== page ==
If you do it the segment way it might be useful to mention in the Strava title a key word (like the name of the road) for the workout in case you do it again and want to look it up to see how you improved. "granite creek road intervals". Or, make the segment a "Starred Segment" as shown.
For a regular aerobic run I'm pretty much just interested in average pace and how your pace progressed mile by mile. All this is recorded in Strava without you needing to touch your watch. I DO stop my watch whenever I stop for water or toilet breaks as I like to know my average moving pace. It sucks when I forget to start it again. Again, I don't use Auto Stop as I just think it gets weird sometimes and stops when it's not supposed to etc. but maybe the newer versions work better.
TrackMy biggest frustrations are with people using their watch at track. Again, unless you are stopping for prolonged times, like over 5-10 minutes I would just start my watch at the beginning of the warm up and leave it on for all the drills and walking around and what not until you've finished the cool down. My position is if you're moving around and your heart rate is above resting during a workout then you're exercising and that should count in your total workout time. Like swimming, your average mile pace is irrelevant during a track workout. What IS important is how fast you're doing your intervals. You HAVE to hit your LAP/BACK button and the start and end of each effort. Strava will show clearly your work and rest. What is slightly annoying is that the distance will often show up in miles and track workouts are in meters so it's sometimes hard to figure out the interval. So it's useful to write the workout in the title.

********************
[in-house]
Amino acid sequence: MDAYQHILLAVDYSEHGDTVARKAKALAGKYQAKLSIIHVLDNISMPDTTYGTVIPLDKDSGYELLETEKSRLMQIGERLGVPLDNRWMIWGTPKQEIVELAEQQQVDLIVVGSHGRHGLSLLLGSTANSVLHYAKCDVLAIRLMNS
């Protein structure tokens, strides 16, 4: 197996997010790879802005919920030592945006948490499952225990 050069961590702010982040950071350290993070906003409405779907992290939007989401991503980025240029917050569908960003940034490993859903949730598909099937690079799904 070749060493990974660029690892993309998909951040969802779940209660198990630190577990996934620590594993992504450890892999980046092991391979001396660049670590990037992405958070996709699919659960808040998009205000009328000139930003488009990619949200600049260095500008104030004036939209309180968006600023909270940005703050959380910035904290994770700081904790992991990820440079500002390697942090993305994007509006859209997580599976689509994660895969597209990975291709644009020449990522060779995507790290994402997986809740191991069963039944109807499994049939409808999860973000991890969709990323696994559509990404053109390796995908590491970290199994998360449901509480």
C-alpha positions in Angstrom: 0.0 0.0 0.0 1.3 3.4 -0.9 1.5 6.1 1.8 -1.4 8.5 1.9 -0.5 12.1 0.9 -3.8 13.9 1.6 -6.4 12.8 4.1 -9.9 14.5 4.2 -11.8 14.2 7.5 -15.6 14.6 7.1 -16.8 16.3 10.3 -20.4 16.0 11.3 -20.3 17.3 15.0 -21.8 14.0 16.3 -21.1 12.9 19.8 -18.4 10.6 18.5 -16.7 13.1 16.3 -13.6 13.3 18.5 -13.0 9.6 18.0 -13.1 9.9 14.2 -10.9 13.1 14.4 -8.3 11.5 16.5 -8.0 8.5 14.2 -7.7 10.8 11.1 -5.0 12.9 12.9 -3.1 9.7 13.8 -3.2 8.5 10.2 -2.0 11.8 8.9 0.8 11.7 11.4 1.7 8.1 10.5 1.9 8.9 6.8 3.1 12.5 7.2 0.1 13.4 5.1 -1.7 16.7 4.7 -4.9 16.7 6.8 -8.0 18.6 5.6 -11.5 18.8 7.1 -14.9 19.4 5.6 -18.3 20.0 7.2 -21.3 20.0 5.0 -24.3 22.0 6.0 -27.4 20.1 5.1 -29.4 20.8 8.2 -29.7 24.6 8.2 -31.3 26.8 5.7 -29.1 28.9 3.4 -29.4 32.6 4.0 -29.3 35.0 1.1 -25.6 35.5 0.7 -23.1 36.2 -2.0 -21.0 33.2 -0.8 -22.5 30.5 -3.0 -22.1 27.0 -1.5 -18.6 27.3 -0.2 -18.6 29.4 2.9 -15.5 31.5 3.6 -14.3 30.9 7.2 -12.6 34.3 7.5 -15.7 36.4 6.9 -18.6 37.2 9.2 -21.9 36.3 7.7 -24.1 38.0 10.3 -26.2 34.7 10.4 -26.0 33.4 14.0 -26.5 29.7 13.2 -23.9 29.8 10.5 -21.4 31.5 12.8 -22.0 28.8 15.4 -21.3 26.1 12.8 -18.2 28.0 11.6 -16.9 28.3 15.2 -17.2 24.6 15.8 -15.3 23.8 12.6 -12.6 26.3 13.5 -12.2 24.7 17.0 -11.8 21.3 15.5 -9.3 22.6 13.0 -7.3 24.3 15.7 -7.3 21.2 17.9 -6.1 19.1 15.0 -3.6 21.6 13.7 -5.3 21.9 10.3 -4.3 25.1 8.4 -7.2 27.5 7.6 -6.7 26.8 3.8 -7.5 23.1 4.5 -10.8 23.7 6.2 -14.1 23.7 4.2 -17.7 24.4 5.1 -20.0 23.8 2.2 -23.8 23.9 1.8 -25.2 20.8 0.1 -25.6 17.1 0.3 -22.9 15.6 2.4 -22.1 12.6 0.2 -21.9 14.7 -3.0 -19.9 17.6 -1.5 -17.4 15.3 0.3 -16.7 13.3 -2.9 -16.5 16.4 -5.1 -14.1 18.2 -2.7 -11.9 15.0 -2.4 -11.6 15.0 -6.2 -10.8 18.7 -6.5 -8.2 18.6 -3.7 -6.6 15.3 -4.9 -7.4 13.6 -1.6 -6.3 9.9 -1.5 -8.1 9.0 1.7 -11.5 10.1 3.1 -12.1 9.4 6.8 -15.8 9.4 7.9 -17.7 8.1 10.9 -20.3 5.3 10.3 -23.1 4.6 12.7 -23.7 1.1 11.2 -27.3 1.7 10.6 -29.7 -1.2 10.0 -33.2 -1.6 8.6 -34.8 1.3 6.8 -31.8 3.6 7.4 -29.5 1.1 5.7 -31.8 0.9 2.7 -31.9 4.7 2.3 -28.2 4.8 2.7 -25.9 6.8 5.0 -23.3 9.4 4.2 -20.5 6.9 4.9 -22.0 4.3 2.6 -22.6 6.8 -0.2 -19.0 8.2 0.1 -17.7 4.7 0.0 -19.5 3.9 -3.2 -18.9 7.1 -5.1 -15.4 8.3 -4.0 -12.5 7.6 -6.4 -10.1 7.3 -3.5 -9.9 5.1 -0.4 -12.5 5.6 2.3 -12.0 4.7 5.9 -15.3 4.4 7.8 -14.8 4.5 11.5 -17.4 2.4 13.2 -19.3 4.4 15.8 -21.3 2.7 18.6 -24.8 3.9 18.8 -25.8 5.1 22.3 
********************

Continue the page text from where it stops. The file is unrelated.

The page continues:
After I have that info it's easy to make sense of the data in "Laps".
Like on the bike it's a simple matter of hitting LAP/BACK at the start and end of each interval, be in time or distance. You can use the pre-set interval features, especially for something like the 30 second ON, 30 second OFF workout which is a favorite of mine and you don't have to be looking down at your watch all the time. Outside of pre-set interval workouts I prefer to have the Auto time or lap feature turned off as it can mess you up if you're recording manual intervals.